o   Set time aside every day to get in the right mindset.  For some, it’s first thing in the morning with coffee and quiet time.  For others, mental preparation takes place during prayer, meditation, reading the Bible, confessing positive affirmations, reflection, or goal setting.  Remember that this is as much a mental, spiritual and psychological process as it is a physical process of incorporating change in your life.  Mental attitude and state of mind is important.  It’s a commitment to live healthy every day, and that takes time mentally to acknowledge and prepare.  It can be as simple as drinking coffee or brushing your teeth, but that daily routine needs to happen in the mind first.
o   Find out what works for you – foods, meals, snacks and exercise routines.  When are you most likely to exercise, what time of day and what days each week work best for you, your schedule and your body.  Take note of it and work with the routines that you are most likely to continue.  I recommend reading Charles Duhigg “The Power of Habit.”  It will give you profound insight on the power of routines, habits and the power of the mind to eventually operate on autopilot with minimal effort.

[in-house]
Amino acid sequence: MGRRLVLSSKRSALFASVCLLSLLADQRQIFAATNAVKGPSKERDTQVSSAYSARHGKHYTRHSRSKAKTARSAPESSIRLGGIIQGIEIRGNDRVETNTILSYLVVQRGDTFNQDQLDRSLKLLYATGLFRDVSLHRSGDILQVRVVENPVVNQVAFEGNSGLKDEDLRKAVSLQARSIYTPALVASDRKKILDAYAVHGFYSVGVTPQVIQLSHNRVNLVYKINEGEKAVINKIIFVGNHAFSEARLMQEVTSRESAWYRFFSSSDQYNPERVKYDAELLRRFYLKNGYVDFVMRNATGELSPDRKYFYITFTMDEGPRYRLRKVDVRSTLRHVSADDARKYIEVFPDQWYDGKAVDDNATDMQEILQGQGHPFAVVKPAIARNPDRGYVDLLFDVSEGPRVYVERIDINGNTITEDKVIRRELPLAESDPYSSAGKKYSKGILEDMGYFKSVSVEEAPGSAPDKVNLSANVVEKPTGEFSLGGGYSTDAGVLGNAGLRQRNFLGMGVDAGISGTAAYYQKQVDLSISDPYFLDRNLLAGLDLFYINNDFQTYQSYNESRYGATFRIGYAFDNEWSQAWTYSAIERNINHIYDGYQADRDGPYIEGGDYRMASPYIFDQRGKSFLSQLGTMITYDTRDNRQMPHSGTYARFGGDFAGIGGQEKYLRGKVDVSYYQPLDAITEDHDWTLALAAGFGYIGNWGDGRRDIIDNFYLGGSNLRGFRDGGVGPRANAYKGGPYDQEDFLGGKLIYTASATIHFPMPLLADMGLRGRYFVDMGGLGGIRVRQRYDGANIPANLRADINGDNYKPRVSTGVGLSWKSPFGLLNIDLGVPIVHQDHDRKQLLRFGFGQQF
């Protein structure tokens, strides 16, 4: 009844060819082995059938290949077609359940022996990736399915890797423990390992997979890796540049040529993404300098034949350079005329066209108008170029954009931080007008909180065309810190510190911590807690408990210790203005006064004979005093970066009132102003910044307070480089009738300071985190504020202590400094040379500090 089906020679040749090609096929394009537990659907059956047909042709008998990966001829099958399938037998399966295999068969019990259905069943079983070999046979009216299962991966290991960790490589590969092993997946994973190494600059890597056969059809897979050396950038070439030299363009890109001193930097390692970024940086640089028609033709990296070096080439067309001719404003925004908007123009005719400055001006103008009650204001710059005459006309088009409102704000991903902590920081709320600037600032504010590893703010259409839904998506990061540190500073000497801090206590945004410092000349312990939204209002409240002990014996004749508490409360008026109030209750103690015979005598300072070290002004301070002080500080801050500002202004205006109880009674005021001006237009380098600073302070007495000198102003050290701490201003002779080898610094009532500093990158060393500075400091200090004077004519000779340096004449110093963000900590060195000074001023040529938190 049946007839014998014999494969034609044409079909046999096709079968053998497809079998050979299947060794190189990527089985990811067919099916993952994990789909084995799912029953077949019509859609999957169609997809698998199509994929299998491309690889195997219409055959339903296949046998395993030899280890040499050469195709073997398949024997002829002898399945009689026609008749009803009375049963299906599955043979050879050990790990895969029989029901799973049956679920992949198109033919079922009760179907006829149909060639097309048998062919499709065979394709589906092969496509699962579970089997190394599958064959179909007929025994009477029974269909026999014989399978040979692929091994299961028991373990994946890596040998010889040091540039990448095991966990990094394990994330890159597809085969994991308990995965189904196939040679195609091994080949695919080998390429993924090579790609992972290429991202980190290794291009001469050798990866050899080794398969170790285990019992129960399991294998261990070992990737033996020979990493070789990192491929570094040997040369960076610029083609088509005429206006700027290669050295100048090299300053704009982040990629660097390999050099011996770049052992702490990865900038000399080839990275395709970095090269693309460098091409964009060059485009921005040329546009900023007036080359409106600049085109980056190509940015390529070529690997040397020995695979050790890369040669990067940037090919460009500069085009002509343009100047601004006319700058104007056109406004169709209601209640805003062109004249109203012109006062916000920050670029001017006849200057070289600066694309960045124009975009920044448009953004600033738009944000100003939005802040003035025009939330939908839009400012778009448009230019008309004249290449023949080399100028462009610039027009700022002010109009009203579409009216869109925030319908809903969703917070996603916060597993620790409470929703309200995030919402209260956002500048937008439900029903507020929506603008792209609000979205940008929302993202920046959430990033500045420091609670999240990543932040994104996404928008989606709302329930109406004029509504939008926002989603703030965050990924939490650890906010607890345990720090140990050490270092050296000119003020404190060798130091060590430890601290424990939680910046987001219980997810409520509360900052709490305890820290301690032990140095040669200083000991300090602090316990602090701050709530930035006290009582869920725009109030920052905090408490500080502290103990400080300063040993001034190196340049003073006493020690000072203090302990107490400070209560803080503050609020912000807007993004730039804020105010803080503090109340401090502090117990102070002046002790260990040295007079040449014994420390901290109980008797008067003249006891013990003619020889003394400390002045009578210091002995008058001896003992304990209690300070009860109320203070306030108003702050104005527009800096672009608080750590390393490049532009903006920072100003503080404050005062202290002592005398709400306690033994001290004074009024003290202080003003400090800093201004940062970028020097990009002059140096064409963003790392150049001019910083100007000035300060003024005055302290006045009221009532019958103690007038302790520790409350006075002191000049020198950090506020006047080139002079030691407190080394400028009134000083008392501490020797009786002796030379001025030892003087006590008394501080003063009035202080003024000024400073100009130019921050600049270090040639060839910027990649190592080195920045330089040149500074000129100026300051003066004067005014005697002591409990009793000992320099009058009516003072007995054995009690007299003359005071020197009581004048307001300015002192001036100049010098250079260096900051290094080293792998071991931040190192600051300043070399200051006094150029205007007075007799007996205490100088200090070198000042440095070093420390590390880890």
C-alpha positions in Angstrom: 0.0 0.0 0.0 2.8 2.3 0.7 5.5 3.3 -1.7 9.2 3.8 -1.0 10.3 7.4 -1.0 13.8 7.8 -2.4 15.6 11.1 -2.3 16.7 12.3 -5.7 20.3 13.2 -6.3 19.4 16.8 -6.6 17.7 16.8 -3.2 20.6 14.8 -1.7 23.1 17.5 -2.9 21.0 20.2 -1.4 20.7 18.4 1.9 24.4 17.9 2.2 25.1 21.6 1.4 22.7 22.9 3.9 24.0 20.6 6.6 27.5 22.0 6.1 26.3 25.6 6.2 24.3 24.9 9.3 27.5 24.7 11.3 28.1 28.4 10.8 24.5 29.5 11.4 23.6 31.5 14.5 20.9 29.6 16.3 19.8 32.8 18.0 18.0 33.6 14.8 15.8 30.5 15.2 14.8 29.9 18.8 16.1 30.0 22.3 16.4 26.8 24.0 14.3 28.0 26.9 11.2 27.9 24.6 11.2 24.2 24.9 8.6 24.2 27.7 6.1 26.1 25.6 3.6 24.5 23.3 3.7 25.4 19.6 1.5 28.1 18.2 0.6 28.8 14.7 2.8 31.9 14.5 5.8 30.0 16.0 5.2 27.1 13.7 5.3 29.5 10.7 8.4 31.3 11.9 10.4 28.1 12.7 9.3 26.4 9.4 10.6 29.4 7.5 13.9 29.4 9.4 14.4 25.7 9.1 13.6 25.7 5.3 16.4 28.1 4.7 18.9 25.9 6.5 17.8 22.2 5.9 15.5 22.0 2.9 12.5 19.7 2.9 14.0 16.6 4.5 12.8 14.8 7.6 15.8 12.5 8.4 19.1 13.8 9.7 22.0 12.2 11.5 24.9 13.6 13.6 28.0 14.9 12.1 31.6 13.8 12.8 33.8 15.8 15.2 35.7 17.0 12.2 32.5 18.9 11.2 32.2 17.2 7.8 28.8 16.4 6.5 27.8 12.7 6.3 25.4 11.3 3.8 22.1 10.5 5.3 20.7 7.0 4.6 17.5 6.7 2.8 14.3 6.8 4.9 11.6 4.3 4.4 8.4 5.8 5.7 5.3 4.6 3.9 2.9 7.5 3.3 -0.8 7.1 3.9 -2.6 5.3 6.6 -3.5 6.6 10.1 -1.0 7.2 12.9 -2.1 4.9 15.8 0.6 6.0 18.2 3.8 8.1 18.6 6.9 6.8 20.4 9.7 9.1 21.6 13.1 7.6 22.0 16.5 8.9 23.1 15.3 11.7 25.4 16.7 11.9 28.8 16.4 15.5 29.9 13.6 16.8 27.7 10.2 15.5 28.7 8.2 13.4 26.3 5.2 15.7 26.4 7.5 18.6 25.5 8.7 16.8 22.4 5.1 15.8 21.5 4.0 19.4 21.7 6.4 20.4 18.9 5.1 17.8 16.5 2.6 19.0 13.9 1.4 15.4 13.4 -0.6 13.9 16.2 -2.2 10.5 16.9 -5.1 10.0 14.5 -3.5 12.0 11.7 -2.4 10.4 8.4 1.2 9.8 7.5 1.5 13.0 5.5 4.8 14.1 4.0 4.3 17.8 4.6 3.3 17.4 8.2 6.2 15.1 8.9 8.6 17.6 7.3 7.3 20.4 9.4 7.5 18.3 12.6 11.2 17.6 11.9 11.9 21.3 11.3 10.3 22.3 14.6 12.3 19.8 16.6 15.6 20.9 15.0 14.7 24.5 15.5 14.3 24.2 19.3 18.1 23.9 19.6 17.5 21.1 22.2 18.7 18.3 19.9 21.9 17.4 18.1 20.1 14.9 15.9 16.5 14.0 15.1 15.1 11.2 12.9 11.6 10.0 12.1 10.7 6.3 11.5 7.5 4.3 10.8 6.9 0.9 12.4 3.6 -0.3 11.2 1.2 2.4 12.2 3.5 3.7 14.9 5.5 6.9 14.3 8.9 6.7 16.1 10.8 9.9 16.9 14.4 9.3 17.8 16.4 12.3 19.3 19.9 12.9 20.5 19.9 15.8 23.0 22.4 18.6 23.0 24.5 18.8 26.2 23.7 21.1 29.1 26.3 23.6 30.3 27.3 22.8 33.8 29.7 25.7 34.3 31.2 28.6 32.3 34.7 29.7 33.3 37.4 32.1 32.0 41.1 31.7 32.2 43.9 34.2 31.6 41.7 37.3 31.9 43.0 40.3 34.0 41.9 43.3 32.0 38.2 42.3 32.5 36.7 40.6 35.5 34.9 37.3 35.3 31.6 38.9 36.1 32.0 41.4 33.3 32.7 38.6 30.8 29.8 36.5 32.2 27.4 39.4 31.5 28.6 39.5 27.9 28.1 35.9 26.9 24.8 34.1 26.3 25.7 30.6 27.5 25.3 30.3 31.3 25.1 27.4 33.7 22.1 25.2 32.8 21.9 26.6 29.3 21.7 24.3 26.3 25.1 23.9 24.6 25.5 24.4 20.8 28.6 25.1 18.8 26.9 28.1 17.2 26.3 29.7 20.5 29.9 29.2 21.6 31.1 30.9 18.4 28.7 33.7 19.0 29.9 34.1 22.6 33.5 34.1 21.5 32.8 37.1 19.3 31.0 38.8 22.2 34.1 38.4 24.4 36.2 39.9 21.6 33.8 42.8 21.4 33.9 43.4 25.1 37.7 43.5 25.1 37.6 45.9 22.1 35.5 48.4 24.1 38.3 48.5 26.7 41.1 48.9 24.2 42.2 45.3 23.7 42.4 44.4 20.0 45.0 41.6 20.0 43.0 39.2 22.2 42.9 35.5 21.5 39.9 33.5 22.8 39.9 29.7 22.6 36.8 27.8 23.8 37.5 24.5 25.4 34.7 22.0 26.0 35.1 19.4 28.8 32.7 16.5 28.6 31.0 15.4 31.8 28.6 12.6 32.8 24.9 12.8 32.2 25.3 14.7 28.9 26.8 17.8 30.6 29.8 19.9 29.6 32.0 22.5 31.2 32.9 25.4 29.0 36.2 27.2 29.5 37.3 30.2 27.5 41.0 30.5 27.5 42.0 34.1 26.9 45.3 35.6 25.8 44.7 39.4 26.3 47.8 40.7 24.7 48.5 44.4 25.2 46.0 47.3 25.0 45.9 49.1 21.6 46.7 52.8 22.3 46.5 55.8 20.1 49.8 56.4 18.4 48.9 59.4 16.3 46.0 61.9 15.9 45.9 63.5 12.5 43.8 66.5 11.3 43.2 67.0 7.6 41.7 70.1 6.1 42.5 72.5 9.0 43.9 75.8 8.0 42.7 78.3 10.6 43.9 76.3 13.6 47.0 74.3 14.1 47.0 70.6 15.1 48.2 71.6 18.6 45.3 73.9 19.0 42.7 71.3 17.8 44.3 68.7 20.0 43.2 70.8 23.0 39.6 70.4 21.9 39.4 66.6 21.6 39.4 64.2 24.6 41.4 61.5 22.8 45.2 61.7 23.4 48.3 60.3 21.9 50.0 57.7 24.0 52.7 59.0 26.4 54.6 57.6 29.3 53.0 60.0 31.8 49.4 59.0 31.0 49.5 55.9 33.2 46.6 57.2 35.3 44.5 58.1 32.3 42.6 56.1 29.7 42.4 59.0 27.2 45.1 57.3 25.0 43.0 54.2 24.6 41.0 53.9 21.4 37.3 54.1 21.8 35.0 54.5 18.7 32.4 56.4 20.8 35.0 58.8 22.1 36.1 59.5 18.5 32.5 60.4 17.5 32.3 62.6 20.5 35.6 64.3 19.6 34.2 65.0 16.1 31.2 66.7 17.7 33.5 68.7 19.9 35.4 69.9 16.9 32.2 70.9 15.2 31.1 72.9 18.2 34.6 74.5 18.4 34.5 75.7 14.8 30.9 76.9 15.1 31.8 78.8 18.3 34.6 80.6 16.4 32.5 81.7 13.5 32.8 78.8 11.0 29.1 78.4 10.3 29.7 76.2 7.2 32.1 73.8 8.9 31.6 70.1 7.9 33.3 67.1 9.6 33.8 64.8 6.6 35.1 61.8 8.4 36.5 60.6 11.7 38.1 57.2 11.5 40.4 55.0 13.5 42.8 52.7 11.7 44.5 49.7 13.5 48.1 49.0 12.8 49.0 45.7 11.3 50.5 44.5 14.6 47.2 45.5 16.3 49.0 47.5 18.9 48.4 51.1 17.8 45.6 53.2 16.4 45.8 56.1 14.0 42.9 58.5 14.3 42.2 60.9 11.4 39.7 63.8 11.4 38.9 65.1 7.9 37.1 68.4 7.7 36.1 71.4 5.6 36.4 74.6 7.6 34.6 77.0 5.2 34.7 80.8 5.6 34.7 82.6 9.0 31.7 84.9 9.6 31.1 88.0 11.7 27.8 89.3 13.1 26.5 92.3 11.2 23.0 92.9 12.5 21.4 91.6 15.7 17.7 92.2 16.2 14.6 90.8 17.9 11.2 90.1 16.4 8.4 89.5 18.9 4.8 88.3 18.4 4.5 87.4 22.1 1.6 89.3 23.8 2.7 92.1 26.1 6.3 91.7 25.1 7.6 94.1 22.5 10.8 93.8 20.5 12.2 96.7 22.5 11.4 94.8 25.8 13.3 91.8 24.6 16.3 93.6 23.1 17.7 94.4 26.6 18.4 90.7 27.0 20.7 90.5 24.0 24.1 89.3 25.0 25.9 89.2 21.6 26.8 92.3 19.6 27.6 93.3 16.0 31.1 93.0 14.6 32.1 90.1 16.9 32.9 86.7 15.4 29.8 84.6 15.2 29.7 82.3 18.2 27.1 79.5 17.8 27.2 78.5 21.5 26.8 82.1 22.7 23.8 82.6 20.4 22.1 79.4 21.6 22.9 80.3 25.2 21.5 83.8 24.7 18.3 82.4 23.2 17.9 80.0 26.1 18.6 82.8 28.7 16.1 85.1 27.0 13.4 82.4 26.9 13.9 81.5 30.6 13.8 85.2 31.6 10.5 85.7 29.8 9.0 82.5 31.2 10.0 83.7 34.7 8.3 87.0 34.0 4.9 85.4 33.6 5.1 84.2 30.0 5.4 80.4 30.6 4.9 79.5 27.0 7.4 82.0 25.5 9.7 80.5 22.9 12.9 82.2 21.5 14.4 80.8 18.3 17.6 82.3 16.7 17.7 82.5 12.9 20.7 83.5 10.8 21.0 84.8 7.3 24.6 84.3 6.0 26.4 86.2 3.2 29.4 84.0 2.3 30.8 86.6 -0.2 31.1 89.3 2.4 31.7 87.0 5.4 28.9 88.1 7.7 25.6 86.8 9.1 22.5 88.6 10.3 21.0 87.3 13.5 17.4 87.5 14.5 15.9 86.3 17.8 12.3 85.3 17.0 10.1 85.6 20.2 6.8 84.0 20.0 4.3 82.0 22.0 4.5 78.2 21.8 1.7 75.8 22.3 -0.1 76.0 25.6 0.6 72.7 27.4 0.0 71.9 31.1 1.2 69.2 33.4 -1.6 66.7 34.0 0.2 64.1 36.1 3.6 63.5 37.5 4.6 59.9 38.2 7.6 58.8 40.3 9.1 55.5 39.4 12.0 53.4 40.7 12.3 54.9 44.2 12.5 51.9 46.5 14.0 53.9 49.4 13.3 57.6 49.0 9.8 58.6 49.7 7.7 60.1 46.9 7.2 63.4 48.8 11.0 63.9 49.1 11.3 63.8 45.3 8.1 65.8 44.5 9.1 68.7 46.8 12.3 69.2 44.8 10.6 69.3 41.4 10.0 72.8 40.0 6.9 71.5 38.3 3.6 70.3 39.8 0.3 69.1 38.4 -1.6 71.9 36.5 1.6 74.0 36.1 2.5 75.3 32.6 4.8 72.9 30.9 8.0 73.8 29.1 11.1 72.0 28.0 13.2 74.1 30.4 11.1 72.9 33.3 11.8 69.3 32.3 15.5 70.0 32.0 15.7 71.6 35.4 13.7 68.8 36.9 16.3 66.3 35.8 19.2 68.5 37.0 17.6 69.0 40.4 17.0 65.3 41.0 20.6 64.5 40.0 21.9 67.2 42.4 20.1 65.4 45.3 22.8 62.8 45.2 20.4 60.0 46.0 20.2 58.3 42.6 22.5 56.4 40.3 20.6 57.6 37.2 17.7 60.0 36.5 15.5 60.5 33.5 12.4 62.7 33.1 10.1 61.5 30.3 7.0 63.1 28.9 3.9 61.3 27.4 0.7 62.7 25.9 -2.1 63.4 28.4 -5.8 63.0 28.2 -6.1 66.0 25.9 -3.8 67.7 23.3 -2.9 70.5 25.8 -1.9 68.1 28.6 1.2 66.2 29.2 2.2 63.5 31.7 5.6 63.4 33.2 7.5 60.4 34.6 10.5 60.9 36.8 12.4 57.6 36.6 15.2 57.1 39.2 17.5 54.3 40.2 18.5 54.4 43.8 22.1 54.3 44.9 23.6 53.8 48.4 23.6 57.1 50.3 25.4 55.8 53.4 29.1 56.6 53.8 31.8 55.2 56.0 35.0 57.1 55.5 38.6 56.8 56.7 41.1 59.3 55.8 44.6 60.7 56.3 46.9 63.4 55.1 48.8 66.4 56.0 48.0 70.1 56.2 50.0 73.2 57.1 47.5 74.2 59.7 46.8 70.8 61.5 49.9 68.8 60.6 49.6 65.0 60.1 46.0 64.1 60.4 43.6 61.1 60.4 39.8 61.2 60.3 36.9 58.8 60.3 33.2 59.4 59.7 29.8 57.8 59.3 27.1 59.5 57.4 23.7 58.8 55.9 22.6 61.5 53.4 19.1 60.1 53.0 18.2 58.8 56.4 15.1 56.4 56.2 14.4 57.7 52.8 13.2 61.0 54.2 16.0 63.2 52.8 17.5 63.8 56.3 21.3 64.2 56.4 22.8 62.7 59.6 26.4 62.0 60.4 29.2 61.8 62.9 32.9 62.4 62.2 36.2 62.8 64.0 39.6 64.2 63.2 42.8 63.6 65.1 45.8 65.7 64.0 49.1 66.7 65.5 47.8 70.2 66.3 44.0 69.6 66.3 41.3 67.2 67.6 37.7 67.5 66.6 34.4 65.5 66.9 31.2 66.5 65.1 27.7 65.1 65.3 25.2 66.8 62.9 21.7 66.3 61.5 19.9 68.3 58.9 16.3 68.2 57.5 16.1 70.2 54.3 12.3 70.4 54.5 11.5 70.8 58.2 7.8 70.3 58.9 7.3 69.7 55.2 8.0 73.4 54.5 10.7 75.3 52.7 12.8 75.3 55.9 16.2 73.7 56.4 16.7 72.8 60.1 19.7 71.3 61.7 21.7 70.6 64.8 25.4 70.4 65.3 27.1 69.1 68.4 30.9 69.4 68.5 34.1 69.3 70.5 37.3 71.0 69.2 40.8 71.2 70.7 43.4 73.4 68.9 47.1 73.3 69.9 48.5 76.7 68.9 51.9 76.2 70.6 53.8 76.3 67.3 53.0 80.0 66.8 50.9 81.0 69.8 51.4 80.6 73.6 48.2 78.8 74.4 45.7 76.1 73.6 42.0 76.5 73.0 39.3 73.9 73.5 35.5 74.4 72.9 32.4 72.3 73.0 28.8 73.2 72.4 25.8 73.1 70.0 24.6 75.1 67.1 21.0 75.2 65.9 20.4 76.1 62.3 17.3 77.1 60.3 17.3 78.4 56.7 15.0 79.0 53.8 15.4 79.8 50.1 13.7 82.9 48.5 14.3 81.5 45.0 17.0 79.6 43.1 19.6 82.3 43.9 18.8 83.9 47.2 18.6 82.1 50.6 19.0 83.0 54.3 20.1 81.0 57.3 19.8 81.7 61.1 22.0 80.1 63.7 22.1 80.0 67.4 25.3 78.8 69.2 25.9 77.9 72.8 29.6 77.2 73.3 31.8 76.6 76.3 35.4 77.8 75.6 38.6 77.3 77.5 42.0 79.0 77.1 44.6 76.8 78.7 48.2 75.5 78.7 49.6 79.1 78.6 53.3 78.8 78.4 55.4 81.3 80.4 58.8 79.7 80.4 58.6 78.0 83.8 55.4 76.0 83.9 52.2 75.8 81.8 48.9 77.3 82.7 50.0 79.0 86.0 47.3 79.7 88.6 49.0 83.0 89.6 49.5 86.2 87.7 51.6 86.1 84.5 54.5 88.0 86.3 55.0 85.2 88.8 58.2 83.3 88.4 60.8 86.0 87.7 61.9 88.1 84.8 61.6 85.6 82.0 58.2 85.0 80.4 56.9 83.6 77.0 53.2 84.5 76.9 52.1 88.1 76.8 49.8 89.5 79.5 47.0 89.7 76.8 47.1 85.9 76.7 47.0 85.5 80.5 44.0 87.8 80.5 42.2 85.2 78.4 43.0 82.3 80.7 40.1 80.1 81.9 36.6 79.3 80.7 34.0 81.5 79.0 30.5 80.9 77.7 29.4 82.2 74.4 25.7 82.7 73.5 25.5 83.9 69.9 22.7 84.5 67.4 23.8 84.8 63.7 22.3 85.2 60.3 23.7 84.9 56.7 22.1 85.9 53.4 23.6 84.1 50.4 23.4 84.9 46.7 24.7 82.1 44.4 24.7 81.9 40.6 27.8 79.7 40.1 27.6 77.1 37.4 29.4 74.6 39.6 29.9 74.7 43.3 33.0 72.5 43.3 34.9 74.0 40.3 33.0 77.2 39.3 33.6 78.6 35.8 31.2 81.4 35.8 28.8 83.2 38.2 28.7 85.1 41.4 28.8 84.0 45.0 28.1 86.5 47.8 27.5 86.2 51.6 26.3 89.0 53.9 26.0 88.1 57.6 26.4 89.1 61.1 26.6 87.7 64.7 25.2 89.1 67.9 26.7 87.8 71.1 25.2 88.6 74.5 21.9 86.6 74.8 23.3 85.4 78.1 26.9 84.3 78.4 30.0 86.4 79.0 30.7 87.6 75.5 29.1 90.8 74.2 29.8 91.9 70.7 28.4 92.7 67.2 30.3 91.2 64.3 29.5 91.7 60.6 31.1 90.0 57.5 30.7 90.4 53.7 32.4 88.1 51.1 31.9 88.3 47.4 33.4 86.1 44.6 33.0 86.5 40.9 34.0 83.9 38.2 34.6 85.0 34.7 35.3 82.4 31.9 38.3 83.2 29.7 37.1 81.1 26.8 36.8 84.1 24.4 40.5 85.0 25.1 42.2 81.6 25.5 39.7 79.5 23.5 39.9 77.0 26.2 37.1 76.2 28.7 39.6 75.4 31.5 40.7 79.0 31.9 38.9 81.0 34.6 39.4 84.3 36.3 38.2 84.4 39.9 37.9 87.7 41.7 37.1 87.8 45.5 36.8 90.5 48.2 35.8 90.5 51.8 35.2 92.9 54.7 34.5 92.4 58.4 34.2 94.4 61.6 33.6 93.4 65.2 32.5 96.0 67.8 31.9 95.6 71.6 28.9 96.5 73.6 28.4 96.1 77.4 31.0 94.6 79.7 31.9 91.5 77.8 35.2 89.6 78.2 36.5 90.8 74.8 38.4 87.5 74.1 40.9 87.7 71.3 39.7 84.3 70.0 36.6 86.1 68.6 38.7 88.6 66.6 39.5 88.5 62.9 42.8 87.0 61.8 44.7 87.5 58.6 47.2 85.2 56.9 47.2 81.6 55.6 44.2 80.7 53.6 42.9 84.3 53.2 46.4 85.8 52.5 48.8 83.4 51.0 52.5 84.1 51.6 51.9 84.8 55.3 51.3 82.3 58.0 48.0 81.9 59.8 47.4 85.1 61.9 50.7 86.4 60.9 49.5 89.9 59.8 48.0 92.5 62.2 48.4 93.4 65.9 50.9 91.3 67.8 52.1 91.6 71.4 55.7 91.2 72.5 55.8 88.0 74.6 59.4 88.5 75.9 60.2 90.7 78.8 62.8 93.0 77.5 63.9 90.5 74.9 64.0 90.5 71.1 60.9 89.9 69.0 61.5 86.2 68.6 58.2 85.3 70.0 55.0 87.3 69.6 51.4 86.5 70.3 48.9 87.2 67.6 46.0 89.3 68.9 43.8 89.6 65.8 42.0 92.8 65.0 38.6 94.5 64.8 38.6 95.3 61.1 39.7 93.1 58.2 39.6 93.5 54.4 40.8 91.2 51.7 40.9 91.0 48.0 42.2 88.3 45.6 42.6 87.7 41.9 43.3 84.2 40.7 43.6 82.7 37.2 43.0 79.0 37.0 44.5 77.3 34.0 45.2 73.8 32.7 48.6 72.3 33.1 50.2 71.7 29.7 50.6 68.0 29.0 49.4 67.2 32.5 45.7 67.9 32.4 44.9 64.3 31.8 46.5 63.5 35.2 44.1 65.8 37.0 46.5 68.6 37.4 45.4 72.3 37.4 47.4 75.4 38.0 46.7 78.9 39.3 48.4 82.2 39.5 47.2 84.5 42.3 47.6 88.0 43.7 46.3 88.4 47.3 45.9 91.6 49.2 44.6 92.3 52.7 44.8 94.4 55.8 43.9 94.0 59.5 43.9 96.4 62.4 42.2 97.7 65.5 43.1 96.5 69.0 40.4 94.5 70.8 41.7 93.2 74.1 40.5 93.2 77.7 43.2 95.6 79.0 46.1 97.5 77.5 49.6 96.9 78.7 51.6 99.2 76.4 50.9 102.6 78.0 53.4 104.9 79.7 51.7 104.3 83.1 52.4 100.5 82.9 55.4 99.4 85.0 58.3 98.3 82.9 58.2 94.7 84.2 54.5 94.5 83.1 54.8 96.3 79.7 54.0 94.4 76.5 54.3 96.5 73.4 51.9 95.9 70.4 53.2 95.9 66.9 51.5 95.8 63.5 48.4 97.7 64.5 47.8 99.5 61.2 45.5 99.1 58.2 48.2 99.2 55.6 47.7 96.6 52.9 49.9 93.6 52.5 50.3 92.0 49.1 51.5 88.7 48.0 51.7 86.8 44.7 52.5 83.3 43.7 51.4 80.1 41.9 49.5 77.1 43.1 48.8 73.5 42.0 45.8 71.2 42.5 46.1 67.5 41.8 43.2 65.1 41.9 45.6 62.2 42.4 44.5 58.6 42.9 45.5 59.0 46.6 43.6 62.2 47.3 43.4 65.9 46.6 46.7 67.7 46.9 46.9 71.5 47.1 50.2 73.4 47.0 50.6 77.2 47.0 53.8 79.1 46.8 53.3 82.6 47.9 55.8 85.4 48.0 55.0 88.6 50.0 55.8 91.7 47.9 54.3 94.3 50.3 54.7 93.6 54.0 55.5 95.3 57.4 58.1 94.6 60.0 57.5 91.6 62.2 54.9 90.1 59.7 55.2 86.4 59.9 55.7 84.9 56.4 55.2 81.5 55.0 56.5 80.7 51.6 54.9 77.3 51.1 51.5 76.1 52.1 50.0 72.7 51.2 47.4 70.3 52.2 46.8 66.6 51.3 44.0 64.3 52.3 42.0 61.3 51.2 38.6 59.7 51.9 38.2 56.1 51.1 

The journey toward wellness & nutrition should incorporate aspects of the mind, body and spirit.  It should be one that acknowledges and nurtures the person as a whole and not just focus on the physical transformation of the body.  If you look at some of the tips outlined above, you will take note that it’s not just diet and nutrition that is considered in this lifestyle.  It’s not just about  education on nutrition and establishing healthier eating habits.  There also needs to be support systems in the form of social and spiritual relationships, there’s psychological preparation as part of a daily routine.  I hope your personal journey toward a healthier lifestyle is underway, and I encourage you to make peace with your body and work with it.  And I encourage you to be the best person you can possibly be!